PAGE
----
Little Foxes, The: William Wyler Directs Hellman’s Drama, Starring Bette Davis

William Wyler’s The Little Foxes was based on Lillian Hellman’s noted stage play, with Bette Davis in the lead role that Tallullah Bankhead had played with great success on Broadway.

Since The Little Foxes opened just a year before Orson Welles’ The Magnificent Ambersons comparisons between the two films were inevitable. Surprisingly, some critics favored the Wyler film. For example, one critic wrote that Little Foxes dealt with similar themes but had more cumulative power than Magnificent Ambserons, though admitted that Wyler’s film lacked the tremendous talents that Welles demonstrated in his.

Significantly, the nasty viciousness in the Hellman’s work remained intact in the film version. Set at the same time as Magnificent Ambersons, around 1900, Hellman’s morality drama examines the corruption and greed of the Hubbards, a second-generation family, in the Old South.

Regina Giddens (Bette Davis), a shrewd businesswoman, schemes, first against her dying husband, then against her two brothers. “You’ll wreck the town,” charges Horace (Herbert Marshall) at his ambitious wife, “you’ll wreck the country, if they let you, you and your kind.” Trapped in a loveless marriage to submissive, sickly man, Regina retorts, “I’ve always had contempt for you.” “Why did you marry me” asks the helpless Horace. “I thought you’d get the world for me,” she replies, conveying her disillusionment with love and marriage.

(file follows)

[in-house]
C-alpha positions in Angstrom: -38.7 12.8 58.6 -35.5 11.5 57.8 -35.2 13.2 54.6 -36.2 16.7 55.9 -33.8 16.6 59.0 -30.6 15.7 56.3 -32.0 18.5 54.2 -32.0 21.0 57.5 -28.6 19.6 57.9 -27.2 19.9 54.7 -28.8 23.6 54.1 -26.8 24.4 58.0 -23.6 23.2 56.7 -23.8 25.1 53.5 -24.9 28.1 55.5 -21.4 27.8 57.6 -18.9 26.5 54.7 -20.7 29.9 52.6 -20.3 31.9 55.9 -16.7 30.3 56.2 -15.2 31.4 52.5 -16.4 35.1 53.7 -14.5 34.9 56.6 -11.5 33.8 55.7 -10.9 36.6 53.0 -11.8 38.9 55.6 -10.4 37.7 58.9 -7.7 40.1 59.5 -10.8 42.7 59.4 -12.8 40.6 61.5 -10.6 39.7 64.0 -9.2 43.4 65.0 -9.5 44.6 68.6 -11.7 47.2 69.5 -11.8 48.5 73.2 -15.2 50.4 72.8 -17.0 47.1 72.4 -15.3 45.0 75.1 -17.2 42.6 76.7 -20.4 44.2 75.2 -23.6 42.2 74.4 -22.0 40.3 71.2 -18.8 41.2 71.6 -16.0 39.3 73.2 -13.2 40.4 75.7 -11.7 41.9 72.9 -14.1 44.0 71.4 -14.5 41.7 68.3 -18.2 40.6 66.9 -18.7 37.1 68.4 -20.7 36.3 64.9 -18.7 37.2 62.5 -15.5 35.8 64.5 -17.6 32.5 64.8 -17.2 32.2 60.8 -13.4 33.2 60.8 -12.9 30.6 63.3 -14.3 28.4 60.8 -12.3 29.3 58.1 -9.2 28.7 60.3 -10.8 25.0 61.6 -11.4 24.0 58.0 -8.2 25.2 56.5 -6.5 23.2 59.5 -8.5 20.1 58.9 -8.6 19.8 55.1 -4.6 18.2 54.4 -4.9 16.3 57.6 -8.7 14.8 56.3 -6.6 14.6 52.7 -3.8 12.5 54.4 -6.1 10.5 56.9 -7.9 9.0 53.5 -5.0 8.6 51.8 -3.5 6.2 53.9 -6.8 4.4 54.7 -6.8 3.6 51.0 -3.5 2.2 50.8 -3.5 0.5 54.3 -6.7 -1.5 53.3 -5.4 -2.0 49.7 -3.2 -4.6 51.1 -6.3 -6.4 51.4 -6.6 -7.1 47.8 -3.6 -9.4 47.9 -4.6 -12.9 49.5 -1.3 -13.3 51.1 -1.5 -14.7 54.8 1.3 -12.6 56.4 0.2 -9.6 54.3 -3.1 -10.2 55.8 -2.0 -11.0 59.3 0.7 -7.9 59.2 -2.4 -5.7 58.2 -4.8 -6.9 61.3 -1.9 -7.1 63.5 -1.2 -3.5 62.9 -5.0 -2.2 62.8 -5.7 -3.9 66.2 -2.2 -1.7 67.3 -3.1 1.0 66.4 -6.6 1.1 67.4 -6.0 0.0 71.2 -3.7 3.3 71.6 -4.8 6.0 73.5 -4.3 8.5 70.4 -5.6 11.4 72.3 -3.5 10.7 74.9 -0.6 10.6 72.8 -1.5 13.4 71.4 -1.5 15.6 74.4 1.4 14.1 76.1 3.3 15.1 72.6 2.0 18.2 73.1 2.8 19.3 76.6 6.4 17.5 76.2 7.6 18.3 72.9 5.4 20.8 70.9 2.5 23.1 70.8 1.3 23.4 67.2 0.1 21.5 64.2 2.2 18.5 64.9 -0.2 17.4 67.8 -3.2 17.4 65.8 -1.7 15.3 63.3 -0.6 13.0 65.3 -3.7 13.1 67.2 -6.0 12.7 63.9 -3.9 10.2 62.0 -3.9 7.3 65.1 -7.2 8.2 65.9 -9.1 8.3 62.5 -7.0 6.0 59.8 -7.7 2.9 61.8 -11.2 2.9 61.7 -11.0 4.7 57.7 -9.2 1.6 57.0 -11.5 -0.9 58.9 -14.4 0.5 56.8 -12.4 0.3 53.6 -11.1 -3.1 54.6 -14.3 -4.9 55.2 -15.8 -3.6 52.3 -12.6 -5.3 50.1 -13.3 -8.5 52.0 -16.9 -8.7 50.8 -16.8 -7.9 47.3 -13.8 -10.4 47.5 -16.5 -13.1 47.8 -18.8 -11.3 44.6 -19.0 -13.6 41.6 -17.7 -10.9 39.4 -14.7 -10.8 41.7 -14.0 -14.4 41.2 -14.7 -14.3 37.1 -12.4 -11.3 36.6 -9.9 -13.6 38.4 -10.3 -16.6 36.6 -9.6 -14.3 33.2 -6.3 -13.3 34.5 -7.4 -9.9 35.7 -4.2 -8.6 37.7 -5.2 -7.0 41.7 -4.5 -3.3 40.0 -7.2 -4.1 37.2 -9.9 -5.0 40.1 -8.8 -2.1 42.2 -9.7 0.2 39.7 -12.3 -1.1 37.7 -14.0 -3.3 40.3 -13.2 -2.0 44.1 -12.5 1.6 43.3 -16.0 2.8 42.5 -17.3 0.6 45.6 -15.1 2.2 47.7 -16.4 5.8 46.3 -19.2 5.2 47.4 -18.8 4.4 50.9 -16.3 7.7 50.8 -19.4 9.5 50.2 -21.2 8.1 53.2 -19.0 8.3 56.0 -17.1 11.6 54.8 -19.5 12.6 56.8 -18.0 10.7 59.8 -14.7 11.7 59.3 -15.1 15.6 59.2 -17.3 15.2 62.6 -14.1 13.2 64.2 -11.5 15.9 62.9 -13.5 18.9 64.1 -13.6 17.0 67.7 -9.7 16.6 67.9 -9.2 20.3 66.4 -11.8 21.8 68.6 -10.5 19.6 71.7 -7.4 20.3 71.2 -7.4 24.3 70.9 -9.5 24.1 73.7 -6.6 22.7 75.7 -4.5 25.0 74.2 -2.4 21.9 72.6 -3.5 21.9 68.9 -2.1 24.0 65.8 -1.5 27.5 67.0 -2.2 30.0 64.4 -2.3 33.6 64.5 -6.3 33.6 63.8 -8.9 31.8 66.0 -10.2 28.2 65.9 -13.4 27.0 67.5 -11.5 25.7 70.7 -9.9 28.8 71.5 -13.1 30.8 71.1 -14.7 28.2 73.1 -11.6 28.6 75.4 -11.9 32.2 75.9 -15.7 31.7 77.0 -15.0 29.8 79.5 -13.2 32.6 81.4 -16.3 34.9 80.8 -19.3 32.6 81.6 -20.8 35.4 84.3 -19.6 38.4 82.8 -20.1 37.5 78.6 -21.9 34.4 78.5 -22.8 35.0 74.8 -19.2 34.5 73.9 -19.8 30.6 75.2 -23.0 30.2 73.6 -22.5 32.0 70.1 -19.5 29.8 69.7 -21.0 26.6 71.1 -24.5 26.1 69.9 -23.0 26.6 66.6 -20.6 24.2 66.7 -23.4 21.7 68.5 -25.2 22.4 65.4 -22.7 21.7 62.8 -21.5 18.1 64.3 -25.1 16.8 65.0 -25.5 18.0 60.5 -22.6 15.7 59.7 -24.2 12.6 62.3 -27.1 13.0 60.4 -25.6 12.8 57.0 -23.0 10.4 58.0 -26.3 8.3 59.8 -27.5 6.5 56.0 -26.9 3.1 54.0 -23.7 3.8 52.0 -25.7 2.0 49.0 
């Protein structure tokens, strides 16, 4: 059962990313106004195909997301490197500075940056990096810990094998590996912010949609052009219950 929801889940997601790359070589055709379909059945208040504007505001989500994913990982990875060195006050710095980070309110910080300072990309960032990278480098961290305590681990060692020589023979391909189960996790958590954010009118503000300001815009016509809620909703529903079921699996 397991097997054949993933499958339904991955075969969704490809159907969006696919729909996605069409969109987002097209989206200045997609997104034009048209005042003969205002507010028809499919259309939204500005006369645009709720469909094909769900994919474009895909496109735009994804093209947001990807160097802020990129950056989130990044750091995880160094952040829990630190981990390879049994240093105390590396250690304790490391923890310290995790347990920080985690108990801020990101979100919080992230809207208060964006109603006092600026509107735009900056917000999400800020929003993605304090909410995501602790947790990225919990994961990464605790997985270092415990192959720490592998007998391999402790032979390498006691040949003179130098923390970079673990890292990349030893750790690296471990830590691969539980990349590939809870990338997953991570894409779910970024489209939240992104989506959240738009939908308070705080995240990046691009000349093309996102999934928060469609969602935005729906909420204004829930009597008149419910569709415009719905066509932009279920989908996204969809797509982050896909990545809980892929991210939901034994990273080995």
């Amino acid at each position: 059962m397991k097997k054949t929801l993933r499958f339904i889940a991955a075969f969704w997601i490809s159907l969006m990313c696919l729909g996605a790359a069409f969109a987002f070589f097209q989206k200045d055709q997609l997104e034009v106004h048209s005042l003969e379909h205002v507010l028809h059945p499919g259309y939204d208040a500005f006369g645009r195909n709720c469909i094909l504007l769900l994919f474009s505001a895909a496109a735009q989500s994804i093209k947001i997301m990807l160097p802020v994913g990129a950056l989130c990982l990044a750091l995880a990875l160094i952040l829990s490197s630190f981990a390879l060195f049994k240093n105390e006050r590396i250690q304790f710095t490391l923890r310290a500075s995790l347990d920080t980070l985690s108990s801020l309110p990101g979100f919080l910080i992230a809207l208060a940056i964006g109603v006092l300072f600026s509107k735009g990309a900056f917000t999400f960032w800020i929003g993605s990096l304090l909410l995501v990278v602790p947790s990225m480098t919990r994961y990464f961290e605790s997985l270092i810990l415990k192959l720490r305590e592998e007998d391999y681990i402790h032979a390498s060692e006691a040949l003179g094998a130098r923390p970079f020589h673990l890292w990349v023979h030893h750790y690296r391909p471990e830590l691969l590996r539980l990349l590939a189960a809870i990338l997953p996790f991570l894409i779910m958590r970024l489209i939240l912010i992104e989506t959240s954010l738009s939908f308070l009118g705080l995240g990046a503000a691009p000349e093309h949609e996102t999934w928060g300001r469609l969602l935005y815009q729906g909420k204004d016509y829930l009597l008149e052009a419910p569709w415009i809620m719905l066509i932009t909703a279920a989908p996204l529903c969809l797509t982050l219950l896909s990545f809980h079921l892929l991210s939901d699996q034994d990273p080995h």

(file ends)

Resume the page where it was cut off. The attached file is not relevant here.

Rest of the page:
At the end, Regina cold-bloodedly lets Horace die by refusing to hand him his medicine. As a result, she also loses her only daughter, Alexandra (Teresa Wright), whom she truly loves. Left alone, Regina is framed behind a window, imprisoned in her own house, as her daughter leaves with David, the son of the poor seamstress from the “wrong” side of the tracks.

Regina’s greedy and domineering matriarch stands in sharp opposition to Isabel’s submissive and sacrificing mother in Magnificent Ambersons. And Alexandra, the sensitive adolescent, stands in diametric opposition to selfish brat that George, Isabel’s son is.

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